In Chapter 10, “Stocking the Hemochromatosis Kitchen,” I discuss convenience foods and grab-and-go snacks that can be incorporated into a hemochromatosis eating plan. Consider this section a hodge-podge of additional products that you may wish to consume at times.
Asian Best Brand, “Bahn Trang Deo Thuong Hang” is what I used making my recipe. It’s difficult to find an online link to share; I found it at my local Asian market.
Used in Asian Spring Rolls recipe on page 149 of Cooking for Hemochromatosis.
The kitchen equipment and methods used to prepare food can sometimes affect iron, either by changing the chemical structure of the food or by leeching iron from the cooking device itself.
It is well known that cooking with cast iron will increase the iron in your food and that cast iron should not be used regularly in a hemochromatosis kitchen.
For example, a 1986 study was conducted to find out just how much the levels of iron in food changed if it was cooked in cast iron. The results were significant. Nearly every food tested had increased levels of iron after they were prepared compared to before. The study found that, “Most of the foods (90%) contained significantly more iron when cooked in iron utensils than when cooked in non-iron utensils.” (Helen C. Brittin and Cheryl E. Nossaman "Iron content of food cooked in iron utensils," Journal of the American Dietetic Association 86, no. 7 (1986): 897-901.)
If you are looking for what is least likely to affect iron, a few pots and pans that will not leach any iron at all include the following:
Ceramic or stoneware kitchen cookware contain no metals (including iron), can be used on the stove and in the oven, heat evenly, and don’t have to be seasoned. The trick is to make sure you’re getting 100 percent ceramic, as some ceramic brands will add toxic nonstick coatings to their products. Make sure to purchase these pots and pans from a reputable dealer.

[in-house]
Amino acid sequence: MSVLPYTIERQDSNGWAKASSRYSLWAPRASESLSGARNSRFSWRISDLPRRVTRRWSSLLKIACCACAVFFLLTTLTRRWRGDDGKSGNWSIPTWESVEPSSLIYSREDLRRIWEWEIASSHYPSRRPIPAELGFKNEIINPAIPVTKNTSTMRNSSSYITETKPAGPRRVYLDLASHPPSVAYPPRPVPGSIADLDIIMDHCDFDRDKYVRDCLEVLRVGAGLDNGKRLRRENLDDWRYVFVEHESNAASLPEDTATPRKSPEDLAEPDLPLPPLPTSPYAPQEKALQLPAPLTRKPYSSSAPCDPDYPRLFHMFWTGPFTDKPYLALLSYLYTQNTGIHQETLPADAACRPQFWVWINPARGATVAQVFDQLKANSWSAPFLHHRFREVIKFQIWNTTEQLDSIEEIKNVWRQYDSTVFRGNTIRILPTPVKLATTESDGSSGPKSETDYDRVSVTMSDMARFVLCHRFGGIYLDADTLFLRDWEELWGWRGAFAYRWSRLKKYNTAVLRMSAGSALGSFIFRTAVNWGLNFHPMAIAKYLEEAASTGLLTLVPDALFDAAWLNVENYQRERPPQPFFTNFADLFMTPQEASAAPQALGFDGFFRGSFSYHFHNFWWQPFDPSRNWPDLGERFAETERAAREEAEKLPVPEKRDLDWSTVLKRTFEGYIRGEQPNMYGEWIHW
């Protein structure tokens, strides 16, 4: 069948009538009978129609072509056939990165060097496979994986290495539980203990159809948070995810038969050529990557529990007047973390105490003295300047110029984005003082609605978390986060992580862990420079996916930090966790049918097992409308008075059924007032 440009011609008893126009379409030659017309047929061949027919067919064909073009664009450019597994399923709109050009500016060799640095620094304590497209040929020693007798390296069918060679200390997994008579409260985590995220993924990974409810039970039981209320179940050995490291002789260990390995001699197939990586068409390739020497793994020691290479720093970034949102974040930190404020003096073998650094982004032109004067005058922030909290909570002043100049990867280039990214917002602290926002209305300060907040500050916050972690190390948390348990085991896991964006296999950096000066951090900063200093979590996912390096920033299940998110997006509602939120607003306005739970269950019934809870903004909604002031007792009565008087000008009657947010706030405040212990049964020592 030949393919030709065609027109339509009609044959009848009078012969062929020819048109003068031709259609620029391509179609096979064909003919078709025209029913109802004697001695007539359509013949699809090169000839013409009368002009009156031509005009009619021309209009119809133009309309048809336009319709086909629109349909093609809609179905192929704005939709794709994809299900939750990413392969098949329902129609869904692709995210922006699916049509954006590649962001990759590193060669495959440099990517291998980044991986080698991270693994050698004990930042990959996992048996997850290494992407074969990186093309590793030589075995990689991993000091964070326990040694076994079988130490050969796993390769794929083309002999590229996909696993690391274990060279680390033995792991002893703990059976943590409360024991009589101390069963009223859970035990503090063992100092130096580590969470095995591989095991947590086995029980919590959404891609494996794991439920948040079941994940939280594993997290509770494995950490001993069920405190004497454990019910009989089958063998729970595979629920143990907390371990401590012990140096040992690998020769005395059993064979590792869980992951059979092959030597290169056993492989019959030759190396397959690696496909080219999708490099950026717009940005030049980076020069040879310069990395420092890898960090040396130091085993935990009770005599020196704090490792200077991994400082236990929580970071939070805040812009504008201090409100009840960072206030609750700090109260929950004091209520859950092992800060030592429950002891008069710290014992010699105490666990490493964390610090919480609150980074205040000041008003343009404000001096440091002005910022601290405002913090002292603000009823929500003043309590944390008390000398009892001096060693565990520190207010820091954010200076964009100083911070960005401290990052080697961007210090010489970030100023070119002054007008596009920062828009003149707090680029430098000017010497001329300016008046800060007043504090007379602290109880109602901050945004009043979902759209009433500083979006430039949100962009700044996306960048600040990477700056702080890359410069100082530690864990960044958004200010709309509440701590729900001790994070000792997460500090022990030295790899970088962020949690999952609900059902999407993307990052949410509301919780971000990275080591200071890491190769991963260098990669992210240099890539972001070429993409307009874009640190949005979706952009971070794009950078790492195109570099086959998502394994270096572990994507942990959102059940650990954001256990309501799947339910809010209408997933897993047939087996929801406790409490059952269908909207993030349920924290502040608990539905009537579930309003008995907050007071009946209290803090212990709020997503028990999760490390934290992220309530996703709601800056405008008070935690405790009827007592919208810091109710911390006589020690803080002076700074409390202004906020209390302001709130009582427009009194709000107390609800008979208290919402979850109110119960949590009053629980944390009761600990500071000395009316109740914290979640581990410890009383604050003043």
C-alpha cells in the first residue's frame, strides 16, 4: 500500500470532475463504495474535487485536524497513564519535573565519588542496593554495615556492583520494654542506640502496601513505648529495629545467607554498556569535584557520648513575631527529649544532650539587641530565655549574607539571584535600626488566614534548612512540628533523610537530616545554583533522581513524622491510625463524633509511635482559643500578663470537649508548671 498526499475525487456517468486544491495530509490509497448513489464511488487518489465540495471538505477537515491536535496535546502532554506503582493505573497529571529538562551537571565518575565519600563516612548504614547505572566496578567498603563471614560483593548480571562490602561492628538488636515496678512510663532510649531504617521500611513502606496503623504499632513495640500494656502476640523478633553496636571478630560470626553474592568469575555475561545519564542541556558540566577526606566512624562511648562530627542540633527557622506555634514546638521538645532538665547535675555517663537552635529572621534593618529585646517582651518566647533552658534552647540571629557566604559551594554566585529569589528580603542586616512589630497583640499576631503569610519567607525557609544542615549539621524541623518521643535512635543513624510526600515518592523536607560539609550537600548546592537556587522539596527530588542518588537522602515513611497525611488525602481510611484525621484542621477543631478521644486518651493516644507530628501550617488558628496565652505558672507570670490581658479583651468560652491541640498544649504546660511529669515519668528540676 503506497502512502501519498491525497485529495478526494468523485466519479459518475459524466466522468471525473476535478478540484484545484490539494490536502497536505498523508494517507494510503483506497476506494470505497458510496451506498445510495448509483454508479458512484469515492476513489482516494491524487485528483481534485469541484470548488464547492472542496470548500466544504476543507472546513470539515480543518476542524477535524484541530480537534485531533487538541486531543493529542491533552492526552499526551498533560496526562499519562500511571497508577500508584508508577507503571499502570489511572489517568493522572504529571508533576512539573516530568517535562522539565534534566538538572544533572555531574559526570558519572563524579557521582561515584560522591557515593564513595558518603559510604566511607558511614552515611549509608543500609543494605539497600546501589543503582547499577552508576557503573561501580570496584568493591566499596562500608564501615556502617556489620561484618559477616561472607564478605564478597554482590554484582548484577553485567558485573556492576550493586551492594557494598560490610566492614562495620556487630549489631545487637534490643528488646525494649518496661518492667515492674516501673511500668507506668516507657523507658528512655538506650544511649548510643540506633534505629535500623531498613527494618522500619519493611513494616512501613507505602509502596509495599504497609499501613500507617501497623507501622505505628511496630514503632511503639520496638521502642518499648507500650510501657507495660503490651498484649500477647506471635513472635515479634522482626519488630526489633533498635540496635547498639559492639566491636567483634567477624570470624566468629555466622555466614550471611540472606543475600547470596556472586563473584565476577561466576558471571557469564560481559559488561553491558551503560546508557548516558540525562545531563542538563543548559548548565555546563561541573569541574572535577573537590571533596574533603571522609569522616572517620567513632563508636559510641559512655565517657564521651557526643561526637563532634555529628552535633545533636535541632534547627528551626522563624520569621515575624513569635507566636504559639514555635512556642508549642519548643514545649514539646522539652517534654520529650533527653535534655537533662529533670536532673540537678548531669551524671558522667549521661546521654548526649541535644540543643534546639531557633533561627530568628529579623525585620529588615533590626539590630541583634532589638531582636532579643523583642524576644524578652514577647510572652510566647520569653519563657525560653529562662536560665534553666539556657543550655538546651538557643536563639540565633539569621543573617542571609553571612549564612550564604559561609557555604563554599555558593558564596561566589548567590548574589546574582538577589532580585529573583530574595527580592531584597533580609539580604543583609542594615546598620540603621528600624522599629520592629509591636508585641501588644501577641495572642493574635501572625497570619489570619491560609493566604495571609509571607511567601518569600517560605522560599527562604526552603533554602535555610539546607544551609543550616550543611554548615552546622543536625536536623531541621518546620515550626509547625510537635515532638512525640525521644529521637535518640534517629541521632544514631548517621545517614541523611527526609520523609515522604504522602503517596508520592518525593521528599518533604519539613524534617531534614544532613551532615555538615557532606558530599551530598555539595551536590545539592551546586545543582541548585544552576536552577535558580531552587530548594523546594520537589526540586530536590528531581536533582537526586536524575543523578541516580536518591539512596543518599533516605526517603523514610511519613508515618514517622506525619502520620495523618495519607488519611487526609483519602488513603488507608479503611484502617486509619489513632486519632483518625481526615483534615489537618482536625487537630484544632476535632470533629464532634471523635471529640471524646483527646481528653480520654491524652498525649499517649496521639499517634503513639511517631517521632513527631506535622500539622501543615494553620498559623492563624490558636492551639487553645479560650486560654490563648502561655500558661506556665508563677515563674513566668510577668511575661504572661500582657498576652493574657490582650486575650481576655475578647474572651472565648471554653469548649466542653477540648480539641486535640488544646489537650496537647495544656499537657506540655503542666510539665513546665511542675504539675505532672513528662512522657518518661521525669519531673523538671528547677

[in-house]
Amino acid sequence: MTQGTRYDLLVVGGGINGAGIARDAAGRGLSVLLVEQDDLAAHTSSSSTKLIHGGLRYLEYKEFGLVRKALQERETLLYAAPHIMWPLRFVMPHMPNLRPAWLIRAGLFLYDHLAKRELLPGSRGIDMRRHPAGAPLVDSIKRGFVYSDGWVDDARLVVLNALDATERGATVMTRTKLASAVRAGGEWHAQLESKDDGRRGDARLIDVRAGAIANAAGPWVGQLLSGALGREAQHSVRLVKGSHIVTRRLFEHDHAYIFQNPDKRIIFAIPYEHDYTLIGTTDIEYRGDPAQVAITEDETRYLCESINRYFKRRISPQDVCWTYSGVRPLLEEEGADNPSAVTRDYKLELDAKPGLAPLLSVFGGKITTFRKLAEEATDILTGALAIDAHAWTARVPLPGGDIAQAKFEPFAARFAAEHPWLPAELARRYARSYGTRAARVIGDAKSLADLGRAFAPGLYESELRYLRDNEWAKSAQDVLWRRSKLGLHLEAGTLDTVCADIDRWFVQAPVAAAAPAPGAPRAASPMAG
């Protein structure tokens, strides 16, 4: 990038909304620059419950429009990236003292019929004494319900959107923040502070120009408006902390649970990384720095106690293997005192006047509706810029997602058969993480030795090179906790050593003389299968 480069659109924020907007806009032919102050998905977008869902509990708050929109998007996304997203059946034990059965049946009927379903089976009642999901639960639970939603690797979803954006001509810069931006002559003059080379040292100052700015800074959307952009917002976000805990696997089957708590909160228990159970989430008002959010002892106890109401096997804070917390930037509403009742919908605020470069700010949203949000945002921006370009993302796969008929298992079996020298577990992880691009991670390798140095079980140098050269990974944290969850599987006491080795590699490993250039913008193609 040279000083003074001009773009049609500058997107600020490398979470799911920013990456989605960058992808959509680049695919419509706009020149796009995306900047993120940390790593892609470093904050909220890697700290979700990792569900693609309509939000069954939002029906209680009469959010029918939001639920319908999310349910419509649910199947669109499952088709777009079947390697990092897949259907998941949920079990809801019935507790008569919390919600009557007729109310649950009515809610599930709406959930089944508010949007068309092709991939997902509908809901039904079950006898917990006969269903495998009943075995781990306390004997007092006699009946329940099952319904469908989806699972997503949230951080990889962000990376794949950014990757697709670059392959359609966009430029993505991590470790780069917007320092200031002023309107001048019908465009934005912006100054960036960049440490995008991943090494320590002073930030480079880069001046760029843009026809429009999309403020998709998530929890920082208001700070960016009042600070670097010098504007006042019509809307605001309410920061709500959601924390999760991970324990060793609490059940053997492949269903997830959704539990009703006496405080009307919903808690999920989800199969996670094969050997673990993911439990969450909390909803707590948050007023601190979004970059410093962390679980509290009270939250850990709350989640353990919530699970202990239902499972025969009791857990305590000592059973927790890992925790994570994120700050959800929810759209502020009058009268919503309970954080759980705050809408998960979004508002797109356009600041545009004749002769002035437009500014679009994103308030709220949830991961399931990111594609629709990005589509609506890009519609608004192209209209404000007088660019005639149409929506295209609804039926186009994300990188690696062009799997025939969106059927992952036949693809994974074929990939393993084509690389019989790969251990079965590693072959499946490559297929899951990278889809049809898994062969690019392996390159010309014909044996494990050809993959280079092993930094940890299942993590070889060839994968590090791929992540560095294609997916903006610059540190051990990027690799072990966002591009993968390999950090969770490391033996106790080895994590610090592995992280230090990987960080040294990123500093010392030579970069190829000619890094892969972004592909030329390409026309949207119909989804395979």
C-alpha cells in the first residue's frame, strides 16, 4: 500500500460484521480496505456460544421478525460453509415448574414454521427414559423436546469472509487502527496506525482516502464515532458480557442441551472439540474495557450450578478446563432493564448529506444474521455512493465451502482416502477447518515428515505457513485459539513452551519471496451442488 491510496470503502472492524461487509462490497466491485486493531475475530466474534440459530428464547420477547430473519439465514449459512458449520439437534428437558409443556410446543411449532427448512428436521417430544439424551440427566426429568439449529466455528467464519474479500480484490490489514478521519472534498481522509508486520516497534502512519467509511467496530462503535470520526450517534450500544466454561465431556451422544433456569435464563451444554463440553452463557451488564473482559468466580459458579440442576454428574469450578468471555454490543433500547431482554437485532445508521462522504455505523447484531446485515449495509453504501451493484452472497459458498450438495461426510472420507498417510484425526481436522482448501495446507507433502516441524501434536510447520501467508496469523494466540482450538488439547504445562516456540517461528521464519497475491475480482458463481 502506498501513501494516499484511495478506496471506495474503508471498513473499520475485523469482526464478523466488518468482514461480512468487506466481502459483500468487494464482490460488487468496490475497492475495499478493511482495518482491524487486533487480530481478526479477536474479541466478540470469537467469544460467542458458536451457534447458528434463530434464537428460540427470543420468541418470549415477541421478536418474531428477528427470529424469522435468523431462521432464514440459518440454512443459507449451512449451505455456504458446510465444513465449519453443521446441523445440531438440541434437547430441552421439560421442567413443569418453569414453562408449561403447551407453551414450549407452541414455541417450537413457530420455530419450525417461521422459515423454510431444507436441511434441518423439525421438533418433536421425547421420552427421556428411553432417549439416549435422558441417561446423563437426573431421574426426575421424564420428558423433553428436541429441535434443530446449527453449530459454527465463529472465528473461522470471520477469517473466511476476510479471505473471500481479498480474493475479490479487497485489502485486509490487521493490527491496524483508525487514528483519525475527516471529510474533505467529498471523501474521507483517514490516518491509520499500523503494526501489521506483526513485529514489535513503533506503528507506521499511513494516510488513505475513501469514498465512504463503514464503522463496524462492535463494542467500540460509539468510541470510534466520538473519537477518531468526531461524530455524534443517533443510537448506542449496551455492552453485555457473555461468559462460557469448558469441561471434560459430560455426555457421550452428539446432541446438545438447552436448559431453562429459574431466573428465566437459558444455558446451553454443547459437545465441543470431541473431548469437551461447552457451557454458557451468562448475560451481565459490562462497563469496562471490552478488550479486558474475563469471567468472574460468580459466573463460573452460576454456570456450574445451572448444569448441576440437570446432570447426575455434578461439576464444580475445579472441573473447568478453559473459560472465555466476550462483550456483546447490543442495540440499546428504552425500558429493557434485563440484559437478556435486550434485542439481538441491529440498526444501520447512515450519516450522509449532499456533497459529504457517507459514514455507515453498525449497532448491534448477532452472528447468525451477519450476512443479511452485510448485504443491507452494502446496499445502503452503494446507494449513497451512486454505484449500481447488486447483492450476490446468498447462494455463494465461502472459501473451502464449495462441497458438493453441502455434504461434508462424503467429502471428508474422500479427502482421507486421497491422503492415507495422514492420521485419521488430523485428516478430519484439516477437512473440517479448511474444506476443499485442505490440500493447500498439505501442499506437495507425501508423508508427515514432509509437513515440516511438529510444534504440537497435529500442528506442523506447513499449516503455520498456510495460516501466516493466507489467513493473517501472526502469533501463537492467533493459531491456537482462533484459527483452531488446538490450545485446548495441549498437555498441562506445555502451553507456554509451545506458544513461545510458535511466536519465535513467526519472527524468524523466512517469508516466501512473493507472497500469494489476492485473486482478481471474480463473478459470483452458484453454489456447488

Recommendations for pure ceramic/stoneware:
A second category of cookware beneficial in low-iron cooking is enameled cast-iron. This family of cookware allows you to have the benefits of cast iron without the iron. A safe enamel coating protects your foods from touching the iron of the pan. Enameled cast iron is also versatile and can be used on the stove and in the oven, is easy to clean, and doesn’t have to be seasoned. Be careful not to chip the enamel coating.
A famous example of enameled cookware is a Dutch oven (also called a French oven).
Recommended brands for high-quality enameled cookware:
Corningware ® has an interesting line called Visions ® —these see-through glass dishes are stove-, oven-, microwave-, and broiler-safe. Corningware ® Visions ® products are supposed to be completely free of all metals.
Hemochromatosis Help Diet Book
Evidence-based analysis of dietary, nutritional and herbal remedies for iron overload.
Hemochromatosis Help Cookbook
A complete guidebook to cooking for hemochromatosis with over 100 delicious and family-friendly recipes.
Hemochromatosis Help Supplements
Safe, effective, and unique supplements for individuals with hemochromatosis, handpicked by a Naturopathic Doctor.
Dr. Kristina Lewis is a naturopathic physician in practice with her husband, Dr. Eric Lewis, in Asheville, North Carolina. When her husband discovered he had hereditary hemochromatosis and founded the website HemochromatosisHelp.com, she became very involved in researching, writing, and teaching about this condition both as a health-care practitioner and as a concerned wife.
After the publication of Dr. Eric’s book, Holistic Health for Hemochromatosis, it became clear that a companion guide with recipes and cooking instruction was what the readers of Hemochromatosis Help needed next. As someone who naturally loves to cook and who finds inventing tasty and healthy recipes a fun challenge, Dr. Kristina decided to take on the challenge of creating a cookbook for hemochromatosis from a holistic perspective. Little did she realize at the time what an involved project this would become! More than two years and countless hours later, she is excited to finally share her recipe inspirations with the world in Cooking for Hemochromatosis.
Dr. Kristina Lewis is an honors graduate holding a doctorate in naturopathic medicine from the Southwest College of Naturopathic Medicine in Tempe, Arizona. In her private practice she works with women on a wide range of health issues, including iron overload. She and Dr. Eric have two young children and she is fully enjoying being a mother as well as a doctor!